You may remember that Tom got a motorcycle for Father's Day this year. It's not our first bike. A couple few years ago we got bitten by the Harley bug HARD. He first bought a Dyna-Glide for himself. It is not an exaggeration to say that that bike became our life. We formed our social life around it. We formed our lifestyle around it. God knows we formed our wardrobe around it. We were bikers, dammit. Shortly after, he bought a Sportster for me. It was beautiful and I loved having a bike. Unfortunately I never really learned to ride it. I dumped it once in a parking lot during a riding lesson. I didn't get badly hurt, just sort of 'stoved', but it made me swear off riding for good. I had two young kids, for Pete's sake. I took my rightful place on the back. A seat we will NOT, by the way, be referring to as the bitch seat.
We quickly and eagerly tried to fit into every stereotype. We dressed the part (and whatever you're imagining, you're probably right). Tom grew a beard. Not a little well-groomed hipster beard, a full-on Grizzly Adams beard. We went to Bike Nights and Rallies and on Poker Runs. We hung out at biker bars. We spent a small fortune on Harley paraphenelia. (We weren't just bikers, we were that elite subset of bikers, Harley owners.) We wanted people to know, even when we weren't physically on the bike, that we were bikers. We were suburban biker hard-core. Everyone at our local Harley dealership knew our kids by name.
Eventually playing that part wore old - first for me, then for Tom. It didn't suit me - it wasn't me. The day he shaved that beard was one of the happiest of my life.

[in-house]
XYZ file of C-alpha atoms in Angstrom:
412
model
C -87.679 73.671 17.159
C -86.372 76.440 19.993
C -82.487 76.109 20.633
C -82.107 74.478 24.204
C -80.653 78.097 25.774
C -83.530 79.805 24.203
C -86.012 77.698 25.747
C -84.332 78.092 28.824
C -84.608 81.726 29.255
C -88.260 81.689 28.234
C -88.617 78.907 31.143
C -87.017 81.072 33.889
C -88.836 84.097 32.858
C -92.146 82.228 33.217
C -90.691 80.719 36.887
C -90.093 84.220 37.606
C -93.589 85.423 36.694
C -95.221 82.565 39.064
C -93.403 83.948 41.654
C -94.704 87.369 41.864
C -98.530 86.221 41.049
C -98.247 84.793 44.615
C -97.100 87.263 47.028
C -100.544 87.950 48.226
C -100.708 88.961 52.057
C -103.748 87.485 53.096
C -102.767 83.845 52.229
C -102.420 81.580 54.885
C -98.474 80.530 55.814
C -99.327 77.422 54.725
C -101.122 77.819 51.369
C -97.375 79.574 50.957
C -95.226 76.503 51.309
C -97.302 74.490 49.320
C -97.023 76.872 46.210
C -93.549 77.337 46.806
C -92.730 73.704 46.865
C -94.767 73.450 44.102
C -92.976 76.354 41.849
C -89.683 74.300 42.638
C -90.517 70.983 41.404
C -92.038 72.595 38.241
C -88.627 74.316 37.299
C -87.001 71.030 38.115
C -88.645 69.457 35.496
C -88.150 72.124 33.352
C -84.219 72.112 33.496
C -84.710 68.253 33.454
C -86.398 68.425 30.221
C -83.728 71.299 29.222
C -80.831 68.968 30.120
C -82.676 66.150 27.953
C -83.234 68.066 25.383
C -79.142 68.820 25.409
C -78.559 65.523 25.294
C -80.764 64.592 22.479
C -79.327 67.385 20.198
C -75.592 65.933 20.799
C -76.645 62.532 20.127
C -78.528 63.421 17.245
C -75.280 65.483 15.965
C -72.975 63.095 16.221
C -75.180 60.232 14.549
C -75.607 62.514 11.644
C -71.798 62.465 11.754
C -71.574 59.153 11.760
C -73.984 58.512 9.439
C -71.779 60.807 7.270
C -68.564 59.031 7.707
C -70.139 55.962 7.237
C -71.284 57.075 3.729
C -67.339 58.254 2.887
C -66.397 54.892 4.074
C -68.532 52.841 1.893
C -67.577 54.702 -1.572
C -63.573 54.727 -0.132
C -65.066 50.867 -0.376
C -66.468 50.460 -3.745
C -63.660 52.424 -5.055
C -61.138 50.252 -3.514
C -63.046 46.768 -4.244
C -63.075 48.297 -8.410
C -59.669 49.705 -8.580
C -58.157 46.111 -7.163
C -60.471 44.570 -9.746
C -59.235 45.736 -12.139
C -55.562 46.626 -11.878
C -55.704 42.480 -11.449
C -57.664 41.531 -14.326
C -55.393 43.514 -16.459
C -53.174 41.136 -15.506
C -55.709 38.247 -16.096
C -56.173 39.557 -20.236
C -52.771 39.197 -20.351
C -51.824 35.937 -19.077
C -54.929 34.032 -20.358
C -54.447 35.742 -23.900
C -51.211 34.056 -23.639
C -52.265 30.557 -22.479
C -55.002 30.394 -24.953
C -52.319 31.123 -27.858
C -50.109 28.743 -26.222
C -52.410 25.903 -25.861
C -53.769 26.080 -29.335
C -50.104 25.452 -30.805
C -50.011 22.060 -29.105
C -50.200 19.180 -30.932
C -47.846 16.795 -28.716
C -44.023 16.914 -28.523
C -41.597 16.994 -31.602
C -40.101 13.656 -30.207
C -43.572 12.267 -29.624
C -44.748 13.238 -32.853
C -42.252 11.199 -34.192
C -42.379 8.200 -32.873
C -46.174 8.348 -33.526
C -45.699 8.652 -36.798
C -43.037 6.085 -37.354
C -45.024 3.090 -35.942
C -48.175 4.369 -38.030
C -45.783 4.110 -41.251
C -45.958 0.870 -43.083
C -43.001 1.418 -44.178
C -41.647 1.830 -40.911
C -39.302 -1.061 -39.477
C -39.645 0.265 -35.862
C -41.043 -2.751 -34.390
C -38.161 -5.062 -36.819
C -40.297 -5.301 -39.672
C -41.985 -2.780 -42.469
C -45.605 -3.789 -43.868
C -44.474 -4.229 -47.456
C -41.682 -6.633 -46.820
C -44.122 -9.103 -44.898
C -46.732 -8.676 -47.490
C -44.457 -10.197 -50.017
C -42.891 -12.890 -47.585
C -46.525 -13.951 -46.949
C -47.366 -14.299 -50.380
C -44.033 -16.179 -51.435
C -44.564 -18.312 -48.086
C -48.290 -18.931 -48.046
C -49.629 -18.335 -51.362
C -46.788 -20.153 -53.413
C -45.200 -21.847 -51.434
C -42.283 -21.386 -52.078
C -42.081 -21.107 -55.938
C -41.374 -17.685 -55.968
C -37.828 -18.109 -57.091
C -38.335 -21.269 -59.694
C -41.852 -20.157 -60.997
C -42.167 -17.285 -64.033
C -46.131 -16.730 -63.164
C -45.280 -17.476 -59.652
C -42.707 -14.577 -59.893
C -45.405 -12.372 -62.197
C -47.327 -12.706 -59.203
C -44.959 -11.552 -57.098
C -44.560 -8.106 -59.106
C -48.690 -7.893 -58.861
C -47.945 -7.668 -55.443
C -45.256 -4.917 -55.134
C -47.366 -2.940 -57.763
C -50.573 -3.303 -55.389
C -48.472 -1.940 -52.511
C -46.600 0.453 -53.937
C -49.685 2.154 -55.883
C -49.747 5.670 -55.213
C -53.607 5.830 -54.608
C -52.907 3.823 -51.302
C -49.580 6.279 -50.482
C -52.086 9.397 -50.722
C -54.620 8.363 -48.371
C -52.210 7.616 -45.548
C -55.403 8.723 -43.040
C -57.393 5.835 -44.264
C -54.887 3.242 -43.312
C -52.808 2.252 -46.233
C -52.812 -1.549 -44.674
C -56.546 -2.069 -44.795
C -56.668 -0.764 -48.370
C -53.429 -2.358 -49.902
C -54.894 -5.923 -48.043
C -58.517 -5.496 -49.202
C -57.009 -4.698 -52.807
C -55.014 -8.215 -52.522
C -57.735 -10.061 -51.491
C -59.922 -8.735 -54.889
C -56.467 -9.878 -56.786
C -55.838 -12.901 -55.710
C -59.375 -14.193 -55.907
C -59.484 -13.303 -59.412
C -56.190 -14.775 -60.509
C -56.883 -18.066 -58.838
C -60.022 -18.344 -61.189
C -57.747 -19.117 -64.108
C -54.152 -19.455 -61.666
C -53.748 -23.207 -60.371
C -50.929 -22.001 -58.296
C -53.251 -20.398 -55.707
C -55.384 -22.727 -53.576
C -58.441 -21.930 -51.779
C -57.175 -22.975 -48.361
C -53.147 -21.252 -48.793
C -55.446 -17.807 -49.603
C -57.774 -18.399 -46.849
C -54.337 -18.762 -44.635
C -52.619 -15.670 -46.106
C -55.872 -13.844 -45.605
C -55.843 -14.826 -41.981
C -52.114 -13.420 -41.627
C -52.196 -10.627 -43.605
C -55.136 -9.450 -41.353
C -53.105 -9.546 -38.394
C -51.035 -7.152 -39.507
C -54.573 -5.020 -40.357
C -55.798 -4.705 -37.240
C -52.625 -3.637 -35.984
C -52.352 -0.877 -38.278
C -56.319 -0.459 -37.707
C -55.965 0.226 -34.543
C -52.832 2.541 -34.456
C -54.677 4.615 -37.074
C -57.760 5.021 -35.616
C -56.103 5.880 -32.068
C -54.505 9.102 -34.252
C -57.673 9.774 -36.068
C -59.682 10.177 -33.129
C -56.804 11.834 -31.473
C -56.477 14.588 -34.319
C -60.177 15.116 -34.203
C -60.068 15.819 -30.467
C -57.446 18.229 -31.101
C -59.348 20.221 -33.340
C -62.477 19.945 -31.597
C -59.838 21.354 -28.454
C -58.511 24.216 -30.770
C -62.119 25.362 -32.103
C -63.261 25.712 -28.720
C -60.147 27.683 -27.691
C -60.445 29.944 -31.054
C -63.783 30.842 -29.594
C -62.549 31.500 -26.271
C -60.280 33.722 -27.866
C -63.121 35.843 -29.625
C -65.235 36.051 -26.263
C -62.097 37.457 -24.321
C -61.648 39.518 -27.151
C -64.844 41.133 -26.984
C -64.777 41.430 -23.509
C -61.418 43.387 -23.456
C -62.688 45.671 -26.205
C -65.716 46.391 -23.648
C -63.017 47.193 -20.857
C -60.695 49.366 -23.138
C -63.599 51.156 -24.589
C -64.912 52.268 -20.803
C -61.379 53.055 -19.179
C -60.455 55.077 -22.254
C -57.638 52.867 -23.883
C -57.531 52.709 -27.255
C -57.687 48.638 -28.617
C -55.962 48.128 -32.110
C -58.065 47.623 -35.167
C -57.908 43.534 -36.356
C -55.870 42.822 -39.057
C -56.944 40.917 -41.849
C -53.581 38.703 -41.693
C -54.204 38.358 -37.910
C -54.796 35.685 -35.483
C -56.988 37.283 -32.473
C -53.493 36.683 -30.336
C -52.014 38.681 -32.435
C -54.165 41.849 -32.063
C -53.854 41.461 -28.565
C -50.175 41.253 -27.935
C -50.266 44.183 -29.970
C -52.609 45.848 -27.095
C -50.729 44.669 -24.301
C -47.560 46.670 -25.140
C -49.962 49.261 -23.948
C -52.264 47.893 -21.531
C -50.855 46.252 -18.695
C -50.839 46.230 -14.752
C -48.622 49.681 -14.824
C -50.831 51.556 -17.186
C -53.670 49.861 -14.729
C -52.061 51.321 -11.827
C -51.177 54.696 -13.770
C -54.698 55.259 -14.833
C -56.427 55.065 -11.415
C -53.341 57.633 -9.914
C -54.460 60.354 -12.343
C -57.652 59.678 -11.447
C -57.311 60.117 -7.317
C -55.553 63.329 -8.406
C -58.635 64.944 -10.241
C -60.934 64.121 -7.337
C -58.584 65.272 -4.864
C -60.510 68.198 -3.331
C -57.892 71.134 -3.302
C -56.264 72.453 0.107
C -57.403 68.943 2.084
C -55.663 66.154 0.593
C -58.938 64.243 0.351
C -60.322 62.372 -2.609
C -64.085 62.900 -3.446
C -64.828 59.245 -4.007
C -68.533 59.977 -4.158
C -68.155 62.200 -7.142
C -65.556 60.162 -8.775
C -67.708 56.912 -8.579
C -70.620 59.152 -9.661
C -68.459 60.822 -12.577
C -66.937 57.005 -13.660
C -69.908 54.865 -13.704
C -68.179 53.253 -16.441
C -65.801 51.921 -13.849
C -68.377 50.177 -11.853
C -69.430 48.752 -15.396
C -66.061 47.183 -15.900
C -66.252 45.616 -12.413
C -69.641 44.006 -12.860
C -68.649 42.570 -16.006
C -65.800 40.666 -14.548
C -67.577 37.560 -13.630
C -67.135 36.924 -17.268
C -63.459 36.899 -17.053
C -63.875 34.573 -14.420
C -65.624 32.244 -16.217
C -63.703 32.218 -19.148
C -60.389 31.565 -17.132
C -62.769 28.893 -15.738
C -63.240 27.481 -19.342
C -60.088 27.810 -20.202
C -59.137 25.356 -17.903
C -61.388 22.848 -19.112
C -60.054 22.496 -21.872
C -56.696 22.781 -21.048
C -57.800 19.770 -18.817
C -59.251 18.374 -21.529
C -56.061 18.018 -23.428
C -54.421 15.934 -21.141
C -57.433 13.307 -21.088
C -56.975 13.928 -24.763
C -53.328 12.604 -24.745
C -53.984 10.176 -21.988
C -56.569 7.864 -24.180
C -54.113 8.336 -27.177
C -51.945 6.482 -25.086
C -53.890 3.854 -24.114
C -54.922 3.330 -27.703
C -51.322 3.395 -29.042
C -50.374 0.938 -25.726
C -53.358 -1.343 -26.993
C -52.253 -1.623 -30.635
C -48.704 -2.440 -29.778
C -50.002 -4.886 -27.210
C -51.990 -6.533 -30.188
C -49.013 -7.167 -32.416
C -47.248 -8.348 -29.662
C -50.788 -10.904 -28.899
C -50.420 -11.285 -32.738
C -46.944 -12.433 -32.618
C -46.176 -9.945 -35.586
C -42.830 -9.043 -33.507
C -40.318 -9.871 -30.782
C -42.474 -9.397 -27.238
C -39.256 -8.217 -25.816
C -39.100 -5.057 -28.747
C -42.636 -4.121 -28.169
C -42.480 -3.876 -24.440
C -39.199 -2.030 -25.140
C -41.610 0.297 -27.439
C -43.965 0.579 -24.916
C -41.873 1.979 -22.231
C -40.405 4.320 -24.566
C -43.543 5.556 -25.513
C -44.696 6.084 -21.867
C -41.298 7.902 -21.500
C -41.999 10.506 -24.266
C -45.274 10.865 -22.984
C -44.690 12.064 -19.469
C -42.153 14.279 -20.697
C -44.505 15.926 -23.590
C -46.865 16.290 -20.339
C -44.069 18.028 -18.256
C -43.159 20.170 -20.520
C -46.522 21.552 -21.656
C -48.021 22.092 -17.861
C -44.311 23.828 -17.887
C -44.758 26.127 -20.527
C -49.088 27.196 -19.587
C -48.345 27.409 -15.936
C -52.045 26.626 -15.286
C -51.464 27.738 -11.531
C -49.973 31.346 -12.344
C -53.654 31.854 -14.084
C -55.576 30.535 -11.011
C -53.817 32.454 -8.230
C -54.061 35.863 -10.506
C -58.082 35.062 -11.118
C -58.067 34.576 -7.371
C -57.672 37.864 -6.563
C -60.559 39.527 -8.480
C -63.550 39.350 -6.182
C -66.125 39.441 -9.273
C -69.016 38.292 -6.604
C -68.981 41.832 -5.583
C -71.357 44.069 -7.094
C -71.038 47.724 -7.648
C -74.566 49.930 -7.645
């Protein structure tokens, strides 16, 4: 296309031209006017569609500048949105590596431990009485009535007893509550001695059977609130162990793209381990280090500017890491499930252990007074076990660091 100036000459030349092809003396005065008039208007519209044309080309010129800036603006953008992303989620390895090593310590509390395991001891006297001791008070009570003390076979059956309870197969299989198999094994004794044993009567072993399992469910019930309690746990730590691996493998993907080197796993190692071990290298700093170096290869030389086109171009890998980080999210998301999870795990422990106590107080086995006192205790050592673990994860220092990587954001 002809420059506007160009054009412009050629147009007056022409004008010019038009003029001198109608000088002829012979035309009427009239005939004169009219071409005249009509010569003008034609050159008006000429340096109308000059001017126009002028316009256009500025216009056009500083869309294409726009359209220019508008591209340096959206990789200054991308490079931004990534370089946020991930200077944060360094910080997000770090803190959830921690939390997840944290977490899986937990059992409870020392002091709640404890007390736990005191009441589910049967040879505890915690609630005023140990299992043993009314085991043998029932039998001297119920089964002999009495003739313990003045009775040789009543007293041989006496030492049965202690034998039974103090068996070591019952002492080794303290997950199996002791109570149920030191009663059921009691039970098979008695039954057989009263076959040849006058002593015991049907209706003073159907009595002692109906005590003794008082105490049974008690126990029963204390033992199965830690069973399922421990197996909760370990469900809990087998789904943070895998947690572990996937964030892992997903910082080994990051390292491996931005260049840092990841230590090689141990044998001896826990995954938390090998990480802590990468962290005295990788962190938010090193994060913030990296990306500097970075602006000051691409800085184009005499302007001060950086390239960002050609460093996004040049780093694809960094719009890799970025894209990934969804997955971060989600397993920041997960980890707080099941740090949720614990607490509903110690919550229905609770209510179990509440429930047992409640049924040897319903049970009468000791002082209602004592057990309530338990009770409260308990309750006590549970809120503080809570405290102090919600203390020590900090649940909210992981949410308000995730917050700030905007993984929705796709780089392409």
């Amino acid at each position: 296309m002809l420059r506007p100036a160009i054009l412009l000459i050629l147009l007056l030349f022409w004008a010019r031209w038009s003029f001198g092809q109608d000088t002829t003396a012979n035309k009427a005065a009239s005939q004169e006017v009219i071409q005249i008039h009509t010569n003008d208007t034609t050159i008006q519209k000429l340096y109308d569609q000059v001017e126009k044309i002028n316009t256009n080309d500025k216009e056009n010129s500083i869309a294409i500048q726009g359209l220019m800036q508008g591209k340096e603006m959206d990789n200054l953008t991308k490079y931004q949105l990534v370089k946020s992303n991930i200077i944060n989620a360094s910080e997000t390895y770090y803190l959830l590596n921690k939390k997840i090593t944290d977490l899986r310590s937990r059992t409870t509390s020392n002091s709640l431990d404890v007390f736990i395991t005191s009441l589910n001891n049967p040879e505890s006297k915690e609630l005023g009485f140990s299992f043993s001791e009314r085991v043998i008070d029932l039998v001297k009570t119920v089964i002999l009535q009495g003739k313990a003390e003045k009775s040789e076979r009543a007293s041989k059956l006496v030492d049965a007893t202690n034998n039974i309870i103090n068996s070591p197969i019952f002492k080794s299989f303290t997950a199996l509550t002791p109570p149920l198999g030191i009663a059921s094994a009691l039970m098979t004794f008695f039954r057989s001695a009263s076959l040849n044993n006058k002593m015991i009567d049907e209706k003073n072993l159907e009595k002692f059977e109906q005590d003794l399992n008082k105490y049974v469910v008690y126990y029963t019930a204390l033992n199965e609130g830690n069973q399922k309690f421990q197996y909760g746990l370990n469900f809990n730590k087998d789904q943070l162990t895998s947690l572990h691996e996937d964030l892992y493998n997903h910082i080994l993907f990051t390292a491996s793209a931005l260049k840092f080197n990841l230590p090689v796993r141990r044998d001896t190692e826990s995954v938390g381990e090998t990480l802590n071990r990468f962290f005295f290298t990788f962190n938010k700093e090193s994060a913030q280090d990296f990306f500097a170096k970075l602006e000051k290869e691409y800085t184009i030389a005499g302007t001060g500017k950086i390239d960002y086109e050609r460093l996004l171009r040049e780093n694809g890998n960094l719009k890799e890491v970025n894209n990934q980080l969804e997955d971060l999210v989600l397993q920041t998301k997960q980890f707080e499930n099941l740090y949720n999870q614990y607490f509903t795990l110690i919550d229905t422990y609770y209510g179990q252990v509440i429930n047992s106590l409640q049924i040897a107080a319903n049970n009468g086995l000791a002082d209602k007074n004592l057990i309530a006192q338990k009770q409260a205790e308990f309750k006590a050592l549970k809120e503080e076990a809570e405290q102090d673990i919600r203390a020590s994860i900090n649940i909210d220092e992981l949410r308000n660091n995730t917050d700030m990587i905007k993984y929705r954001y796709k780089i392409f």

Those months (Years? It must have been years.) were very eye-opening, though. As we tried to fit into the stereotype, it didn't take long at all to figure out how much of it was superficial. There are folks who are frightened and intimidated by the biker image. There are just as many folks who will tell you that when you look through the tough facade, bikers are the salt of the earth - best people around. I'm here to tell you that neither of those things are entirely true. As it is with every stereotyped group of people, there are folks of every sort living a life within that group. Did I meet a few bikers who scared me? HELL YES! Did I meet a few who were kind and generous and sweet? OF COURSE! Because BIKERS aren't one of those things or the other, PEOPLE are.
I guarantee you that the same is true of any other stereotype you may hold near and dear as a way to feel like you know someone without really knowing them. Every. Single. One.
This time around, by the way, we are people who have a bike. More accurately, Tom is a person who has a bike. He rides to work when the weather is pleasant. He takes the kids to lessons on it (allowing them to feel like rock stars). Every now and then we'll go for a ride. I remember when we were in the height of our obsession, Tom would say that he liked it because bikers didn't give a damn what other people thought. It was a discussion we had more than once. I told him they - we - sure as heck DID care, or the physical part of the stereotype wouldn't exist. I challenged him to wear a pink T-shirt instead of a black one. (This was before the days when the entire NFL was wearing pink.) Heck, wear a green one if pink is a threat to your masculinity. He laughed me off. We were all about projecting an image. This time around we really DON'T care what people think. We wear what we normally wear (then add protective gear, of course...). We go where we'd normally go. It's a form of transportation (and a fun one, to be sure!), not a way of life.
I will always appreciate my 'Biker Days' as a time when I learned one of many valuable lessons on the dangerous pitfalls of judging a book by it's cover.
Keep the shiny side up, ya'll.